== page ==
UX Case Study: Klinik Tani — An App to Manage Agricultural Agents.
Klinik Tani is an app to help its users (the agricultural agents) obtaining local agricultural problems, discussions related to scheduling of agricultural education, and manage the delivery of agricultural education from formal agricultural institute to agricultural cadres then finally accepted by the farmers.
The objective of this project is to create a managerial app as a portal for the formal agricultural institutes that needs human resources and young agents (from students and local communities) who are willing to become extensions between the formal agricultural institutes and the farmers.
As a result, Klinik Tani gets 5 main features including 1) Confirmation and rescheduling of agricultural education schedules; 2) Post and read educational materials; 3) Monitoring of farmers; 4) Counseling; 5) Community. This case study became a finalist in the national UX competition organized by the Directorate General of Research of the Republic of Indonesia in September 2020.
I took the role of UX Researcher. Besides that, I also worked on the UX Research with Wina Hafidh. In UX research I mostly lead and work in the early stages to get quantitative and qualitative data, while Wina leading role in the last stages, usability testing. And our other teammates, Edo Novanto does more business-related research roles.
The food agriculture sector is an important aspect to achieve food sovereignty and security as well as the people’s welfare. This is because in terms of production, food agriculture is the second most influential sector in Indonesia. In order to support it, the government through the Indonesian Ministry of Agriculture launched a PPL (Agricultural Extension Program) to help farmers increase their production output. The agricultural agents are assigned to different areas to provide direction, guidance, and counseling on a sub-district administrative basis.
Even though it has been running for quite a long time, the performance of PPLs in several areas is still insignificant, such as the inactivity of PPLs to go down among farmers to the quality of PPLs that do not meet qualifications. Some of these shortcomings were further exacerbated by the emergence of the Covid-19 pandemic which affected food agriculture activities in many rural areas.
Therefore, an idea emerged from us to build an agricultural education ecosystem called Klinik Tani. Klinik Tani is an application of technology to make it easier for farmers and agricultural agents to gather on one platform. Later, Klinik Tani will collaborate with related agents from the district to the smallest scope (the village). This is because each region has different agricultural potentials, so that the Klinik Tani ecosystem will be able to reach it efficiently and on target.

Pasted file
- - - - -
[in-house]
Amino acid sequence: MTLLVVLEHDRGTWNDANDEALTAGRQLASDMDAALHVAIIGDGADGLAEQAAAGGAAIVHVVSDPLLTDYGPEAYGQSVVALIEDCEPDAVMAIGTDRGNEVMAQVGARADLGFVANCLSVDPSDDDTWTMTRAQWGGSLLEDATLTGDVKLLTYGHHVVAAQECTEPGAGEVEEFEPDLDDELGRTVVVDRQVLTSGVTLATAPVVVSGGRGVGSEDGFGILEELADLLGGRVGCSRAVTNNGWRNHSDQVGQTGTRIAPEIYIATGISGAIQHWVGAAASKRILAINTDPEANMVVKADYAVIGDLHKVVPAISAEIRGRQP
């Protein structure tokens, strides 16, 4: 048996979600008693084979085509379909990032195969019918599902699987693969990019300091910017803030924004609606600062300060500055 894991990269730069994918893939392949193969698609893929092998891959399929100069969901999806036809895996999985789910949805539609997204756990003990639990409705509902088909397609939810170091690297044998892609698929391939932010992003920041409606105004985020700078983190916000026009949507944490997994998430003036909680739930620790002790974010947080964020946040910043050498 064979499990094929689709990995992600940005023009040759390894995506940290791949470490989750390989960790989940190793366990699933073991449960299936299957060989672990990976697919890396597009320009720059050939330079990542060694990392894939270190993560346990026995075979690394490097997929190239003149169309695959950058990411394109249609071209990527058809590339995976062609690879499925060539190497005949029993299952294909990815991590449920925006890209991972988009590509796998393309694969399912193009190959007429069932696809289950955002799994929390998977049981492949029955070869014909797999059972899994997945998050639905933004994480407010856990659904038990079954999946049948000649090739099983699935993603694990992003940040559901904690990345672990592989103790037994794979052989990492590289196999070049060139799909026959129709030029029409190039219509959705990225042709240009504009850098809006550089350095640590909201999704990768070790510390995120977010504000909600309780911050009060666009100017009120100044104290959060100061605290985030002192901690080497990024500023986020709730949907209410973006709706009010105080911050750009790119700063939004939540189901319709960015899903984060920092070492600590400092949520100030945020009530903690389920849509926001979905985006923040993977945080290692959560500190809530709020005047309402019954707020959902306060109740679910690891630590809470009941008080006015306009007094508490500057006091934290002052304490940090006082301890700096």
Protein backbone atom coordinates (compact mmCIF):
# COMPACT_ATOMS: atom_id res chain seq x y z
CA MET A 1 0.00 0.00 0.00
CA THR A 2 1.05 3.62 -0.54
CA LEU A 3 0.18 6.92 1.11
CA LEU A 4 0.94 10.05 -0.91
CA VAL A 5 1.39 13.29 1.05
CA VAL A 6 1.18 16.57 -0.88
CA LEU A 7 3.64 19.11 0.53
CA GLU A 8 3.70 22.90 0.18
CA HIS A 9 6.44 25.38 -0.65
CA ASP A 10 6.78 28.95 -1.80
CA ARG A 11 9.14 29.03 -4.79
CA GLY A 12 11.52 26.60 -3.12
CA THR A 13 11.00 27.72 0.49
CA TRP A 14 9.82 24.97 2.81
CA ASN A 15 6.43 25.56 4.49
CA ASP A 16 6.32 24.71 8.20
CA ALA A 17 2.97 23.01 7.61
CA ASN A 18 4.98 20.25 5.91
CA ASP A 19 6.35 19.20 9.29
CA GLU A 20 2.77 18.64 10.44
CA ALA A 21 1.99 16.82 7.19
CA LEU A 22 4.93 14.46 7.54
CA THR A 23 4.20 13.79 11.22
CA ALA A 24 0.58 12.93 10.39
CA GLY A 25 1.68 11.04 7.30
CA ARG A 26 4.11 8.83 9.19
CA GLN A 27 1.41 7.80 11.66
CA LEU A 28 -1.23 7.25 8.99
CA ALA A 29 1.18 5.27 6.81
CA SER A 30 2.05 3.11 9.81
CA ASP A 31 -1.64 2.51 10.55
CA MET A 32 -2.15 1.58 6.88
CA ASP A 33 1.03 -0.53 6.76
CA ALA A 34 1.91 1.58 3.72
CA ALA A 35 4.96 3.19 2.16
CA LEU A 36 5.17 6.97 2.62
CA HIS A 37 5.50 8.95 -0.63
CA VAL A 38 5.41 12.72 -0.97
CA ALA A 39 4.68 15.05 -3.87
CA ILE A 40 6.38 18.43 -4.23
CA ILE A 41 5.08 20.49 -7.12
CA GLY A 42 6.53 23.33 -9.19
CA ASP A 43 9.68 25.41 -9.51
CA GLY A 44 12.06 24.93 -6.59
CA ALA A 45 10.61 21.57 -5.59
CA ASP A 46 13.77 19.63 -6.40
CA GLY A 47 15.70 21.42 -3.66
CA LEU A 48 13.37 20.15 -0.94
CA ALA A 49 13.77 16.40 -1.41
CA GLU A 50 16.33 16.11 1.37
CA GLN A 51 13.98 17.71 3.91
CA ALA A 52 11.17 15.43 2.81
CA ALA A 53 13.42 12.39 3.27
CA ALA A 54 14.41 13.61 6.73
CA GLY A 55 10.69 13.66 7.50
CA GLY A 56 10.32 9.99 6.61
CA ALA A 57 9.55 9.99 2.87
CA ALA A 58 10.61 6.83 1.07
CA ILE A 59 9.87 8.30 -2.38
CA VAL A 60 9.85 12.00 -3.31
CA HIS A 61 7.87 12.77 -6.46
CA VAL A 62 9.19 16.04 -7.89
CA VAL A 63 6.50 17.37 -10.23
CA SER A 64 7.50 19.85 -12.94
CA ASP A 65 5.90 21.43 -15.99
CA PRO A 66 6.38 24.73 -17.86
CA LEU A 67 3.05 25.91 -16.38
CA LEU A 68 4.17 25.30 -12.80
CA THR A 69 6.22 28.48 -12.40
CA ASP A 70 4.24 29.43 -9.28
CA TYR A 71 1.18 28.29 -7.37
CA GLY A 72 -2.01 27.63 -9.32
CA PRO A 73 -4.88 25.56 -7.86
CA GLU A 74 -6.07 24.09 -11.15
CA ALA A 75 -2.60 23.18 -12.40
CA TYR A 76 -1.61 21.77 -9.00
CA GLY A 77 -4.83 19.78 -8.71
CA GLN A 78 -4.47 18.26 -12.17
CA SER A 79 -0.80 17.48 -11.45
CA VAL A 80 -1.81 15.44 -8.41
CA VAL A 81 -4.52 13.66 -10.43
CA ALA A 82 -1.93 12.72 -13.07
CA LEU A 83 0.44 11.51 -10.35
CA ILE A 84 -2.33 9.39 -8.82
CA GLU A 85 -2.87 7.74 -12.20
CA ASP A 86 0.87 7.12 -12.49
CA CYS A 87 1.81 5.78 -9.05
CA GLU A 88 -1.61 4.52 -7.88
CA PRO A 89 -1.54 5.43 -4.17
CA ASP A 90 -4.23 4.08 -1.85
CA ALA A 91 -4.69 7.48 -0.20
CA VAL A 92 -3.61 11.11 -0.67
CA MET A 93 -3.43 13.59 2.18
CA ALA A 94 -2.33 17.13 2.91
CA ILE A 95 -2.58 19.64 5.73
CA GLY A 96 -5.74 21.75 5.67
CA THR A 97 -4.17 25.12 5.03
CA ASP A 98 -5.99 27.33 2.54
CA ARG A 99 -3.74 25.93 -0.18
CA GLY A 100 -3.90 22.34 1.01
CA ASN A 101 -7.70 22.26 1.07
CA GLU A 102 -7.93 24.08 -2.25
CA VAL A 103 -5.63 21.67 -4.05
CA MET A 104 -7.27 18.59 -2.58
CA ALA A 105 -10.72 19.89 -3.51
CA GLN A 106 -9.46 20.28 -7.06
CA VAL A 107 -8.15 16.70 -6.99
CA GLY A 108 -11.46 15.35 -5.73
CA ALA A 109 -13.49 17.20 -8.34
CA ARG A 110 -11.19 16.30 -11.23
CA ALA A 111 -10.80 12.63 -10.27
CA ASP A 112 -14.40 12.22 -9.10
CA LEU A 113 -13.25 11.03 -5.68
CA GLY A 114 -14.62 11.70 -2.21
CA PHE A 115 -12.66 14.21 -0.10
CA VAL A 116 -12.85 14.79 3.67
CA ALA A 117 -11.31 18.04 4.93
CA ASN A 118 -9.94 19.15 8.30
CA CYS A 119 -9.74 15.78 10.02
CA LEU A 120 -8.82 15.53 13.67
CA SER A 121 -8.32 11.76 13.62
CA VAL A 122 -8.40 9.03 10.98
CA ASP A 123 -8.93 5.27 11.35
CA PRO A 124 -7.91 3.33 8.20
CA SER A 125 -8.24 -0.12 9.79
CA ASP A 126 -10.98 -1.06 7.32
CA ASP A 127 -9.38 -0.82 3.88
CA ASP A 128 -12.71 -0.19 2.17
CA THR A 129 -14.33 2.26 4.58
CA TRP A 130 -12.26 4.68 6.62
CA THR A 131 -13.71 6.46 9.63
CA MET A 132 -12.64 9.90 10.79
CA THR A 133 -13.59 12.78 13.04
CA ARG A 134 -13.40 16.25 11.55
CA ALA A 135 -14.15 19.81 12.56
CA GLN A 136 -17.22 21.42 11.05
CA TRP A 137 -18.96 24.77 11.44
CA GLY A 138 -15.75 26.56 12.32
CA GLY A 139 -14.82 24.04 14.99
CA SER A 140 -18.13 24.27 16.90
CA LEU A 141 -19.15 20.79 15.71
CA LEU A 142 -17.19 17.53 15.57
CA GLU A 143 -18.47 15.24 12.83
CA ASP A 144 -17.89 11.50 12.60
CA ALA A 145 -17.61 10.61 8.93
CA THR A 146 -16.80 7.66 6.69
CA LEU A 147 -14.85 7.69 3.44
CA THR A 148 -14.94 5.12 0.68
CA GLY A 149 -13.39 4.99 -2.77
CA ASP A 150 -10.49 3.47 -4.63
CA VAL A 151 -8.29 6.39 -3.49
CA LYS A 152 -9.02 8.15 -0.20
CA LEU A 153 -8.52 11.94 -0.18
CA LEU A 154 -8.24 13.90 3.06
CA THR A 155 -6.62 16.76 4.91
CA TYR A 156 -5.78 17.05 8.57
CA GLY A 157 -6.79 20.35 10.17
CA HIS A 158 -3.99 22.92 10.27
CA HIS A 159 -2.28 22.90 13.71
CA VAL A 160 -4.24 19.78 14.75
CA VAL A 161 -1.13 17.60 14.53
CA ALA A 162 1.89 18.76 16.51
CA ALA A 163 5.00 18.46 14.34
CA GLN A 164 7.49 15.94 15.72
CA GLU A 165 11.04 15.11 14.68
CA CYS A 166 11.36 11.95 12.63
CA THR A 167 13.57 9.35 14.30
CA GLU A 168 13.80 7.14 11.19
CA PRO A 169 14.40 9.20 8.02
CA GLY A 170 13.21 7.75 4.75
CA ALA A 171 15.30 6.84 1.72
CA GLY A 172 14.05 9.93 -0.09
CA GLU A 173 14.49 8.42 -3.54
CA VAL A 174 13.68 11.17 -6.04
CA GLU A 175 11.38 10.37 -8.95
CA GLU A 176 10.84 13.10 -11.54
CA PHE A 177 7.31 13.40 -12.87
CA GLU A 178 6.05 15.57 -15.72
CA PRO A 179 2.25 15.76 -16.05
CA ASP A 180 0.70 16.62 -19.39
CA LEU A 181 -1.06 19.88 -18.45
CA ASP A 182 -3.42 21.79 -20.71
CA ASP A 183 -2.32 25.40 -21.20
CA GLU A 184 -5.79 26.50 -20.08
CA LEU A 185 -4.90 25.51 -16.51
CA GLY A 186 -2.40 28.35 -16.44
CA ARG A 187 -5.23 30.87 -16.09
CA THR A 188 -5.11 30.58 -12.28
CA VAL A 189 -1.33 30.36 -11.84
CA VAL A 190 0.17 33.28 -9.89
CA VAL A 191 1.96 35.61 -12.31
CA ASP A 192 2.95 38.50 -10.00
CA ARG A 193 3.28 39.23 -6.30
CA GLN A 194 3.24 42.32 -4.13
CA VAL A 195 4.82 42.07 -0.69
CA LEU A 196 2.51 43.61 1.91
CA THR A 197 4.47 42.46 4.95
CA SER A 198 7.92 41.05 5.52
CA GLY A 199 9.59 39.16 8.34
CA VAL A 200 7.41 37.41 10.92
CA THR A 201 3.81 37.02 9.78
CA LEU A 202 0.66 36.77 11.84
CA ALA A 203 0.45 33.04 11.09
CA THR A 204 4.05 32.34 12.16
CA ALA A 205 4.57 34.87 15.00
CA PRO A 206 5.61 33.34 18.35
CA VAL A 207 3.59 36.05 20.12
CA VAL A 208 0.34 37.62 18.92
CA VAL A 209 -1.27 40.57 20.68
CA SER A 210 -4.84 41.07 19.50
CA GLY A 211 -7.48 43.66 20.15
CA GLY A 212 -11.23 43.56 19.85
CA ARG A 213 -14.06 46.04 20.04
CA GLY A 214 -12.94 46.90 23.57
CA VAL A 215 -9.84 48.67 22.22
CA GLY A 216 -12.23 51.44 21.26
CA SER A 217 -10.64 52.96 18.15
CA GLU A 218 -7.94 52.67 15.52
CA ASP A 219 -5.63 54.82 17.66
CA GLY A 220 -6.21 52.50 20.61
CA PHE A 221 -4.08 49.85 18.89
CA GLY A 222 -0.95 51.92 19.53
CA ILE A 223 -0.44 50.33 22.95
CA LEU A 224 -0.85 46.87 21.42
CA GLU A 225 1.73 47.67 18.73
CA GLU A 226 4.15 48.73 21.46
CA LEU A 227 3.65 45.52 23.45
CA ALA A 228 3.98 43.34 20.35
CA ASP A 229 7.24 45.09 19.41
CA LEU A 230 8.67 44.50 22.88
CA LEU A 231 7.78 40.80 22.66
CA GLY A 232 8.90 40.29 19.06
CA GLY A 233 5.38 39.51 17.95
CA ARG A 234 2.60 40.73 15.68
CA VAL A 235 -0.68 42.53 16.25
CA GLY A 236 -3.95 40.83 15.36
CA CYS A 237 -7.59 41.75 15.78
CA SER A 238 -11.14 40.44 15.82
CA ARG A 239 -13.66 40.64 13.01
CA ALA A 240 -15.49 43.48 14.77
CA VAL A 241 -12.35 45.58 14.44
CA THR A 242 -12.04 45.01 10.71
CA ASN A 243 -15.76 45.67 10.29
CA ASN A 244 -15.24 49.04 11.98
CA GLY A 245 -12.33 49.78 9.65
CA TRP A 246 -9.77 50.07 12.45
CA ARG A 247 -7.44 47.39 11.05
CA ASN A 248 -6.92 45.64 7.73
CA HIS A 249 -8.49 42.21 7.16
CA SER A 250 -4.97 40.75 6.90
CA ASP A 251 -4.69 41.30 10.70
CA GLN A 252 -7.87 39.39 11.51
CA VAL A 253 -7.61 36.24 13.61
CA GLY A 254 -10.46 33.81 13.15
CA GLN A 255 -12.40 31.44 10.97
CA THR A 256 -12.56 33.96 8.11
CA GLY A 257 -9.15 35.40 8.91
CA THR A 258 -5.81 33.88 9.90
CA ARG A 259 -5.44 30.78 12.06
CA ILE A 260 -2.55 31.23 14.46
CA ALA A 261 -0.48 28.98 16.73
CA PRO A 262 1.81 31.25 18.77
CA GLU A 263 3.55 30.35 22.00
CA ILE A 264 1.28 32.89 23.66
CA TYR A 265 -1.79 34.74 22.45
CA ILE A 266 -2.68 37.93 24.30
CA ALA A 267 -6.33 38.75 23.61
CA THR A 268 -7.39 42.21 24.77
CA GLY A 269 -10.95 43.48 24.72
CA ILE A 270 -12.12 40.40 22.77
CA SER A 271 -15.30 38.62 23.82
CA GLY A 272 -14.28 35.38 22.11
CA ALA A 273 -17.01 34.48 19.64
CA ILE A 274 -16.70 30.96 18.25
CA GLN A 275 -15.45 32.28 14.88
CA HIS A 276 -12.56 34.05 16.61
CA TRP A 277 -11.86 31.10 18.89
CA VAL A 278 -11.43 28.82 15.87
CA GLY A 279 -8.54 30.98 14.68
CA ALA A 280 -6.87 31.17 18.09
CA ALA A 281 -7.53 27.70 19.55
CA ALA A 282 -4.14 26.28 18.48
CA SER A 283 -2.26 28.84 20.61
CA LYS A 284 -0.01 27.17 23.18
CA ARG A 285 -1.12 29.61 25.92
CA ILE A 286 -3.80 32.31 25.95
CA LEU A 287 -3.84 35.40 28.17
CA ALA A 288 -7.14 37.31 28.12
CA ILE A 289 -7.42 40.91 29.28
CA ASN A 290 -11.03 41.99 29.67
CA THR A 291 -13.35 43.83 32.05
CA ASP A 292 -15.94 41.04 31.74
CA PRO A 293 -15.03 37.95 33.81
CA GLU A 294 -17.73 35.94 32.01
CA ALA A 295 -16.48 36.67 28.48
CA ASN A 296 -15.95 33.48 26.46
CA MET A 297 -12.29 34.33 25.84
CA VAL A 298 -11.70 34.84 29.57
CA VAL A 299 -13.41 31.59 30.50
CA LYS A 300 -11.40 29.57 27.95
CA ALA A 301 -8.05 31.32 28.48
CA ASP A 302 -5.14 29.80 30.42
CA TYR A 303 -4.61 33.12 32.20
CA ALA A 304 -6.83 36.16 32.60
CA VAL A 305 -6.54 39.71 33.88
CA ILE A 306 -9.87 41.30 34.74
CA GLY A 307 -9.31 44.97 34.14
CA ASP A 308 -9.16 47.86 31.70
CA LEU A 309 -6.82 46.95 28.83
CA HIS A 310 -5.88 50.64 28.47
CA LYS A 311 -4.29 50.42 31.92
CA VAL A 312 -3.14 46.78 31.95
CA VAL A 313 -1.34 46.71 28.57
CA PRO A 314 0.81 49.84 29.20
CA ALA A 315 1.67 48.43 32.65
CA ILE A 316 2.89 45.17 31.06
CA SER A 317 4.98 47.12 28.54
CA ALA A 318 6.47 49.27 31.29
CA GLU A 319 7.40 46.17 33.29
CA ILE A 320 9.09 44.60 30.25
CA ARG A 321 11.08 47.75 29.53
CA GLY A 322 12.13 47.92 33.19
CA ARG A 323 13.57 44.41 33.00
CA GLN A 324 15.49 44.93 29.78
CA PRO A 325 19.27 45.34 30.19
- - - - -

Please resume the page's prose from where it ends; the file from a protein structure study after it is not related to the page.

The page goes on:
The method used in solving the problem is Design Thinking. Design Thinking was chosen because the process is iterative, flexible, and focuses on collaboration between designers and users.
First Phase: Empathize
The first phase of design thinking process is Empathize. This stage aims to understand the human needs involved. We gain quantitative data analysis by shared an online survey via Google Forms and qualitative data analysis by In-Depth Interviews. Both data are intended to validate our concerns and gain insight from our potential users.
To prevent Invalid Participation, steps are used in the form of Data Screening Protocol Reducing Capacity (Elizabeth N, Sheila RW, 2008). This step refers to the Proportional Stratified Random Sampling technique. This technique aims to obtain a representative sample by looking at a heterogeneous population and classifying them based on strata.
Our target potential users are:
- Students and the community as cadre candidates (extension of the formal agriculture institute).
- Formal agriculture institute actors such as PPL (Agricultural Extension Program) actors.
The final sample size decisions:
- Population (N): 42 respondents
- Target (n): 38 respondents
- Respondent’s strata (i):
- Student/general people (30 respondents) → we used this for the questionnaire
- Agriculture agent (12 respondents) → we used this for in-depth interview.
After we gain the size, then we validate it by calculate with this formula: